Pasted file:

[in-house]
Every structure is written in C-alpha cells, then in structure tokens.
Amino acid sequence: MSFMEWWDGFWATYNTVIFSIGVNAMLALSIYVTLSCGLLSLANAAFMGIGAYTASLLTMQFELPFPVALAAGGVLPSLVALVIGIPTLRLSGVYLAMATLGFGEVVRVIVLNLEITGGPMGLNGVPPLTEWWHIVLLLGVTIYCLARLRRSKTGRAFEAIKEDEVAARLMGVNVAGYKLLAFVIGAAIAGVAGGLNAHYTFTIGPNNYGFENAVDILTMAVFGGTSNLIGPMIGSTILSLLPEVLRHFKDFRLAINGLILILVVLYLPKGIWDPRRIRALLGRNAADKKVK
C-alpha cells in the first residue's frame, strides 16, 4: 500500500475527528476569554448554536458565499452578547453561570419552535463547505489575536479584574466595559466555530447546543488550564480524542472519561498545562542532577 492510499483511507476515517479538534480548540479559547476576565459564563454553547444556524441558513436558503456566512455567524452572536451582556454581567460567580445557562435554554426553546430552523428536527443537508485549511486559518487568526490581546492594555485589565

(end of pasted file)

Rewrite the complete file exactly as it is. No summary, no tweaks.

[in-house]
Every structure is written in C-alpha cells, then in structure tokens.
Amino acid sequence: MSFMEWWDGFWATYNTVIFSIGVNAMLALSIYVTLSCGLLSLANAAFMGIGAYTASLLTMQFELPFPVALAAGGVLPSLVALVIGIPTLRLSGVYLAMATLGFGEVVRVIVLNLEITGGPMGLNGVPPLTEWWHIVLLLGVTIYCLARLRRSKTGRAFEAIKEDEVAARLMGVNVAGYKLLAFVIGAAIAGVAGGLNAHYTFTIGPNNYGFENAVDILTMAVFGGTSNLIGPMIGSTILSLLPEVLRHFKDFRLAINGLILILVVLYLPKGIWDPRRIRALLGRNAADKKVK
C-alpha cells in the first residue's frame, strides 16, 4: 500500500475527528476569554448554536458565499452578547453561570419552535463547505489575536479584574466595559466555530447546543488550564480524542472519561498545562542532577 492510499483511507476515517479538534480548540479559547476576565459564563454553547444556524441558513436558503456566512455567524452572536451582556454581567460567580445557562435554554426553546430552523428536527443537508485549511486559518487568526490581546492594555485589565